The one issue that comes up over and over is endurance and range, which a lot of people don’t seem to understand about brass playing, and these issues are very problematic for the horn in particular. In orchestration books the horn is listed as a range of notes, but it typically doesn’t talk about how, if we play in the high register for a while, we get tired. Entrances on high notes tend to also be “slippy” and is always a risk in terms of accuracy, even among professional players.

    Idiomatically, if you’re want lots of high brass notes then its usually better to give it to the trumpet, or something with angular interval leaps are usually better for keyboard and string instruments. We can play fast, but if you want something ridiculously fast with some amount of accuracy, then other instruments tend to be better for that. Of course, there are always exceptions (even in the standard rep) and if you’re lucky enough to get a monster of a player they’ll play just about anything. For the typical average-skill player for myself though, I’m generally appreciative when the composer has these things at least in mind.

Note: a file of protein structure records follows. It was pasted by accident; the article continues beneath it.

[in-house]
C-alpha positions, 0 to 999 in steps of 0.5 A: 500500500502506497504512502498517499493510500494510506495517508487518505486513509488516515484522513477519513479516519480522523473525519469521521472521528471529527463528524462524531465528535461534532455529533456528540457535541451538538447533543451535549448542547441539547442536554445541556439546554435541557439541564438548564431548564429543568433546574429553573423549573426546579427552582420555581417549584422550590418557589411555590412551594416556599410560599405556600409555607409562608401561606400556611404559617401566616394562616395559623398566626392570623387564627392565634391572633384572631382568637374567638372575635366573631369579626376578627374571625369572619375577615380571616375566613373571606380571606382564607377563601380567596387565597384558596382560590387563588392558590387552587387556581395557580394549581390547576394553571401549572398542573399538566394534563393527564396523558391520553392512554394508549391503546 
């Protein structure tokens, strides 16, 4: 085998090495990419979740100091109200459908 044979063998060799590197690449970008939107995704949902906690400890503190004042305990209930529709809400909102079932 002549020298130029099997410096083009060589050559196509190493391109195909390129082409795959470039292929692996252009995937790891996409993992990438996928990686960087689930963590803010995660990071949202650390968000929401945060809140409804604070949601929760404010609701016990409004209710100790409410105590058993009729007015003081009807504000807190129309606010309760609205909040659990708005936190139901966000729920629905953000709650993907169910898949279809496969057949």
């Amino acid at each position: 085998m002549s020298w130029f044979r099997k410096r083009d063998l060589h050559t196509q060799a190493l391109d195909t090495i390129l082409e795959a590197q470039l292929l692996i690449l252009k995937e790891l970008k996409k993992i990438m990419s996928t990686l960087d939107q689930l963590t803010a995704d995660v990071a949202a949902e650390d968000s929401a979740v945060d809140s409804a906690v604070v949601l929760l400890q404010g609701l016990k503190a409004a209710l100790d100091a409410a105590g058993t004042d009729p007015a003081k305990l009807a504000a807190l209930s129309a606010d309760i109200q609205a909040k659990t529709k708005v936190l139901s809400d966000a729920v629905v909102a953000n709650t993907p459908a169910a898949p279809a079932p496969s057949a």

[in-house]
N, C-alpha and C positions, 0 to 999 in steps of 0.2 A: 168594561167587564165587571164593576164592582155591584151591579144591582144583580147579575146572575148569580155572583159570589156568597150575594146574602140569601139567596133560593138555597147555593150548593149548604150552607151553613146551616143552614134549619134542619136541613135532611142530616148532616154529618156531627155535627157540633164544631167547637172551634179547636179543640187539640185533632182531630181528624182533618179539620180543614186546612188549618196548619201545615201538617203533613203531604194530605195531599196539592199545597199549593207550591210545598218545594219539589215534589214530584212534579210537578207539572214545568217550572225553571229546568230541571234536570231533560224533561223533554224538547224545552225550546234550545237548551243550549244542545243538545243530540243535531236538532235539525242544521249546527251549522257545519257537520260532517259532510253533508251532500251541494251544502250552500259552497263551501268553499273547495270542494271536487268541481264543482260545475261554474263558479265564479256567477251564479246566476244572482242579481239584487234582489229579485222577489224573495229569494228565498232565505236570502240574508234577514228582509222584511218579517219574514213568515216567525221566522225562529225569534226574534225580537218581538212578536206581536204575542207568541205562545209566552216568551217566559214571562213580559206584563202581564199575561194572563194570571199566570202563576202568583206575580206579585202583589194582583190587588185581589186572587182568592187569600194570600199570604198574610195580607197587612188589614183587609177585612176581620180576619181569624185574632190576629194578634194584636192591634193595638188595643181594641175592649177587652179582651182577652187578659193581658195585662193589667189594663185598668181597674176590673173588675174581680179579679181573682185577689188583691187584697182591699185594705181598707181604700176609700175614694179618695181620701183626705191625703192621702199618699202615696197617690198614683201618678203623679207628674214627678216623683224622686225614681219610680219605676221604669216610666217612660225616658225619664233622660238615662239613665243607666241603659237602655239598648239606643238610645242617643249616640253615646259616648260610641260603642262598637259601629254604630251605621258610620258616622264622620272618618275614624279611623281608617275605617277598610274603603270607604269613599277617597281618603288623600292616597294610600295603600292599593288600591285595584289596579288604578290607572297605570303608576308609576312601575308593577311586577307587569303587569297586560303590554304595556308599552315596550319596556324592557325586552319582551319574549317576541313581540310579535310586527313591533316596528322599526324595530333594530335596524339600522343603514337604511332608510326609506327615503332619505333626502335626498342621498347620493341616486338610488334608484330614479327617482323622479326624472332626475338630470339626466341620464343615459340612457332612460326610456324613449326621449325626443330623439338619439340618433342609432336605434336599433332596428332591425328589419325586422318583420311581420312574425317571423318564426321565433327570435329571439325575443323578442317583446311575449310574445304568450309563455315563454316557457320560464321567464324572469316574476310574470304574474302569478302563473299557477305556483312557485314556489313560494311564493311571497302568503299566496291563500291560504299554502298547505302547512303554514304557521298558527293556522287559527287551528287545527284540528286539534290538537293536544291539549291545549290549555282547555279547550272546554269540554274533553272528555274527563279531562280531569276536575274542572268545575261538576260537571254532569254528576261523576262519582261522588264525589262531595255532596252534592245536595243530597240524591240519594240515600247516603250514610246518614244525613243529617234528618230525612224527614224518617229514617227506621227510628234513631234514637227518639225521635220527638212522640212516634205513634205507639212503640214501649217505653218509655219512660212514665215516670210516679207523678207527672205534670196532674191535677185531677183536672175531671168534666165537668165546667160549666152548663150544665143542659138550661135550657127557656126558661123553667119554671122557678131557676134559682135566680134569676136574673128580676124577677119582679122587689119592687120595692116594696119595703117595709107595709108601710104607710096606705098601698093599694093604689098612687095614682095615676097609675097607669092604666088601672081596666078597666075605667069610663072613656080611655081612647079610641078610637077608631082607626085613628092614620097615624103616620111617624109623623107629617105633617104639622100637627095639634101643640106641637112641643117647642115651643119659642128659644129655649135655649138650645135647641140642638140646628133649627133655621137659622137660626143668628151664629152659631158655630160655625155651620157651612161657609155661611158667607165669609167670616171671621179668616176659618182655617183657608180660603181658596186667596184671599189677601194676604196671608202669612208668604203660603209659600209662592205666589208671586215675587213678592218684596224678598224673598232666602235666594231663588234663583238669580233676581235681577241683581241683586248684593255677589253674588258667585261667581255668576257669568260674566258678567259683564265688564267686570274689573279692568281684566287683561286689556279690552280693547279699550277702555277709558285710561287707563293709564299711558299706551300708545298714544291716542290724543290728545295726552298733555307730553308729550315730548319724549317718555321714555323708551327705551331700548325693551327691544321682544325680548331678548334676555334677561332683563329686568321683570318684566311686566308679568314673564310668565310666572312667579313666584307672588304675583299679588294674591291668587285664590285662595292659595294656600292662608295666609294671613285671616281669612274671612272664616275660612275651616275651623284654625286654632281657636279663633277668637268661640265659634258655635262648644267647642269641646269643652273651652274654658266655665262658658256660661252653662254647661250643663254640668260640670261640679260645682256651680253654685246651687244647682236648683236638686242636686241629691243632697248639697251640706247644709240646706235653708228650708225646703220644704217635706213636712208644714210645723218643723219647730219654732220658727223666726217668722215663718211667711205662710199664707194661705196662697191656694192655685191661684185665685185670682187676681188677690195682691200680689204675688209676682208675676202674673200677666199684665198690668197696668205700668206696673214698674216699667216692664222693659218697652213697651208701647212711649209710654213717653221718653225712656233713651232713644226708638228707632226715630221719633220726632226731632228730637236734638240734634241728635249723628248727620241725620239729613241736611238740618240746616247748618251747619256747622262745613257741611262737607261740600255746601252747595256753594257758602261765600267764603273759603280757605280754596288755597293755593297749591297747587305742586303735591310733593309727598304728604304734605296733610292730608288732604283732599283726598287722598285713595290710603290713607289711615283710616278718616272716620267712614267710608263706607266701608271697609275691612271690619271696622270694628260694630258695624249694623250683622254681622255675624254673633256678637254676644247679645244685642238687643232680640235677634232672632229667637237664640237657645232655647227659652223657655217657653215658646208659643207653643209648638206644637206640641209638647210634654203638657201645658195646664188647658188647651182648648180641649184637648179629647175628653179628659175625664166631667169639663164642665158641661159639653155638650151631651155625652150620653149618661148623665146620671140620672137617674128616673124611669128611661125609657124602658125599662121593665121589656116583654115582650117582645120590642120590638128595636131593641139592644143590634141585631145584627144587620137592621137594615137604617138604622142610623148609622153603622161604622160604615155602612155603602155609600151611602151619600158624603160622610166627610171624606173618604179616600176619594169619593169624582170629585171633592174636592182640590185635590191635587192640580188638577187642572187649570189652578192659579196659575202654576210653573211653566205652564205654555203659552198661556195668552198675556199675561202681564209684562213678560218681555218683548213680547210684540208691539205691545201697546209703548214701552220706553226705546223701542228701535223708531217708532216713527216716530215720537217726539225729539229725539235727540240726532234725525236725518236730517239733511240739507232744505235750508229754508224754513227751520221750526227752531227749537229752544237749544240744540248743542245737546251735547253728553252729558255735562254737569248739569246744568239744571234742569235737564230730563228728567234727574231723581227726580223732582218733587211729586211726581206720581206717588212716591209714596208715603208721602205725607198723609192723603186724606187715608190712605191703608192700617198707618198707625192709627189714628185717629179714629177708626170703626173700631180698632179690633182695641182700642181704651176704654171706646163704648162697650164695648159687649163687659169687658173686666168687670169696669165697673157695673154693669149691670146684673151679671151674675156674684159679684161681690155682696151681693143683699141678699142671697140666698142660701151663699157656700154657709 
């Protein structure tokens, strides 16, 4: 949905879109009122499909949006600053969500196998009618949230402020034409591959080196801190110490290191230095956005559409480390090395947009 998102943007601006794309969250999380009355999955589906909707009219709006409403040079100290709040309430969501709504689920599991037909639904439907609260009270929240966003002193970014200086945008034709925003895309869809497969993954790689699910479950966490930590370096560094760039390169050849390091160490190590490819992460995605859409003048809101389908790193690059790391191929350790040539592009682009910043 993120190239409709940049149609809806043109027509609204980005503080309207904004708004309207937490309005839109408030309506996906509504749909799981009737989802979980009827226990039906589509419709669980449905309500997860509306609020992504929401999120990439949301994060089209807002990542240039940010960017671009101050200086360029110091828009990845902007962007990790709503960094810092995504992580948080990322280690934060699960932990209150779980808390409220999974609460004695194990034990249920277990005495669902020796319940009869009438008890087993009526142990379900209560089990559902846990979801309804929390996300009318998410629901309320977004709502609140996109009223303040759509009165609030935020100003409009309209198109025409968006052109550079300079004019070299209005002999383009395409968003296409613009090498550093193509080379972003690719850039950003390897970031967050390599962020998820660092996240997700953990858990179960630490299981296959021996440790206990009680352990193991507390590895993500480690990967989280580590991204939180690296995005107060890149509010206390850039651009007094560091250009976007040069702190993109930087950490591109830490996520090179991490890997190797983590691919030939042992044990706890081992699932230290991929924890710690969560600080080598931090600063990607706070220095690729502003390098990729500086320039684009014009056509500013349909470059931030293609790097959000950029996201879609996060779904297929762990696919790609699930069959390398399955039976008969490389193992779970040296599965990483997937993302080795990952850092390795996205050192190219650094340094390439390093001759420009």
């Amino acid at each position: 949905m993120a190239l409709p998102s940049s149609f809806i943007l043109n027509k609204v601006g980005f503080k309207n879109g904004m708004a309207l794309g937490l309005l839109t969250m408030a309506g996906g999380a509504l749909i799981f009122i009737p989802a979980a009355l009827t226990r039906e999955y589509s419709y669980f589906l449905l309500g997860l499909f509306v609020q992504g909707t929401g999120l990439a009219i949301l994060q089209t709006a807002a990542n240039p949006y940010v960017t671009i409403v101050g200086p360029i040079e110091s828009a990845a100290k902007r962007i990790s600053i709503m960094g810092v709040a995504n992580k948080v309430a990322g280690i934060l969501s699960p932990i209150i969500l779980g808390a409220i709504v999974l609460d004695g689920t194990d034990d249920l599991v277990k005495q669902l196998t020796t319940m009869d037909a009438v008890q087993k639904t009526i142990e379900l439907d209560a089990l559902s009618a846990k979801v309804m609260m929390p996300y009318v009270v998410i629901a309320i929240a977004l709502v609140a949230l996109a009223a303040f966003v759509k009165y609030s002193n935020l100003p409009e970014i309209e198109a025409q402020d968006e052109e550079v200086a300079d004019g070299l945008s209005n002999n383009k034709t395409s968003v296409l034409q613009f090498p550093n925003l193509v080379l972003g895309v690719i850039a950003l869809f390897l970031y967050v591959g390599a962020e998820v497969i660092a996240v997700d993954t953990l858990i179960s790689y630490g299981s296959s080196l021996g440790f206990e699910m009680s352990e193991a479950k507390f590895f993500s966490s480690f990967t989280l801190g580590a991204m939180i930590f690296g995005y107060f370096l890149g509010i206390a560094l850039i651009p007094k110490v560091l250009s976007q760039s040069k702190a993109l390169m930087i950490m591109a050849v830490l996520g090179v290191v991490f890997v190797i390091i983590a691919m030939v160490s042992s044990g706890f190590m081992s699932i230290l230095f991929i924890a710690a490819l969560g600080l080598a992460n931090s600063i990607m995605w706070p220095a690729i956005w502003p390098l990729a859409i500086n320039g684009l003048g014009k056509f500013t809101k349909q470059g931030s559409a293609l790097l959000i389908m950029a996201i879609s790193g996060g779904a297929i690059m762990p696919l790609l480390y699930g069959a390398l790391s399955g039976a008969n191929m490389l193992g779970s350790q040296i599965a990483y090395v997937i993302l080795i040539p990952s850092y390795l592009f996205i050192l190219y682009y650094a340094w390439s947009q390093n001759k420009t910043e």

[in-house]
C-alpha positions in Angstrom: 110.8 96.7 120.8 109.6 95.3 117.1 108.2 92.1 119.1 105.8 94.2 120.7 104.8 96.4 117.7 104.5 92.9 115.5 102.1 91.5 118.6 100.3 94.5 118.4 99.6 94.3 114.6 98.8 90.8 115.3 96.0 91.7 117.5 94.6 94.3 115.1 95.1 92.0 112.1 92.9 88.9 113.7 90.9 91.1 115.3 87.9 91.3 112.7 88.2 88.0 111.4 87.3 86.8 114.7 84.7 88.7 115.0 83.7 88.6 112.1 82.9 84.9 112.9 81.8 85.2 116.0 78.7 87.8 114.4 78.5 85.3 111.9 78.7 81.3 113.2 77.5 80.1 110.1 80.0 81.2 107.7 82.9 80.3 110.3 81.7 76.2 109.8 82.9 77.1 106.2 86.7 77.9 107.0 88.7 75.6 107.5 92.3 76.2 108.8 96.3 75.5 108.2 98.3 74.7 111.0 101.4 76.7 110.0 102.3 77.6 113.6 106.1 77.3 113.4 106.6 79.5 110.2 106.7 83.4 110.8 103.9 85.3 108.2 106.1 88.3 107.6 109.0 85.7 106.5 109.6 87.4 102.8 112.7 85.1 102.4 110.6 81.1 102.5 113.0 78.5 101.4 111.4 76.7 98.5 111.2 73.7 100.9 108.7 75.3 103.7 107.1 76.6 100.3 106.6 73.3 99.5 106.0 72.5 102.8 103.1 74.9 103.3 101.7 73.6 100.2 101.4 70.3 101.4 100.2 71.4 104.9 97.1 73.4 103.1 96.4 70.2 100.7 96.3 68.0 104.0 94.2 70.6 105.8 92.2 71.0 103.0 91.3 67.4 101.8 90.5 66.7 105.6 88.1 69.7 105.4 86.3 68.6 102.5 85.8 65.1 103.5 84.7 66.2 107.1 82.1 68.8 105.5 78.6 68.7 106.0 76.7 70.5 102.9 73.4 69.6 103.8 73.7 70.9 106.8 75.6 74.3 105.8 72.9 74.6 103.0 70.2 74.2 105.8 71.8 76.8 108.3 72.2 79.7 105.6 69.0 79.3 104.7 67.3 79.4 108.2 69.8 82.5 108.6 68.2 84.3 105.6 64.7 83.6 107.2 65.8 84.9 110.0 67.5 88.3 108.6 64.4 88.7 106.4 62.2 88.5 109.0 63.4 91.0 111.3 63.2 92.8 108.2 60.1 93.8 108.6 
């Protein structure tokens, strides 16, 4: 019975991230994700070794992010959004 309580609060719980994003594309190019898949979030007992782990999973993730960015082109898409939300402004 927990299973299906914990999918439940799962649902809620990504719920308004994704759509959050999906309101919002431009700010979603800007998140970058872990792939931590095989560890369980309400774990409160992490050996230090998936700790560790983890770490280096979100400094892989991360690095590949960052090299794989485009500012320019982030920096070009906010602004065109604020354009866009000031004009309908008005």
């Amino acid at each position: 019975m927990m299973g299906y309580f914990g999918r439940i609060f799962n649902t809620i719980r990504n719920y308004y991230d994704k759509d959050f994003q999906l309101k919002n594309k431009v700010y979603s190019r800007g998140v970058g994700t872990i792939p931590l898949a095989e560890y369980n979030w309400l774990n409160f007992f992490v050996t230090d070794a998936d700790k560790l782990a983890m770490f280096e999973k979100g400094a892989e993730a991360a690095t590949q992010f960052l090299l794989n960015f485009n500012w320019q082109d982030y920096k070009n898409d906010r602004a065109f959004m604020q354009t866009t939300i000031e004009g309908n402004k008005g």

What I’ve noticed for my instrument is that composers will either write something that’s way too hard, or sort of develop a contempt for the instrument itself and write something that’s way too easy, neither of which is very exciting. I don’t know, composers seem to love those screaming high-horn notes but they get pretty painful after a while and most of the time they end up sounding like a really awkward squeal. Well, if that’s the sound you want…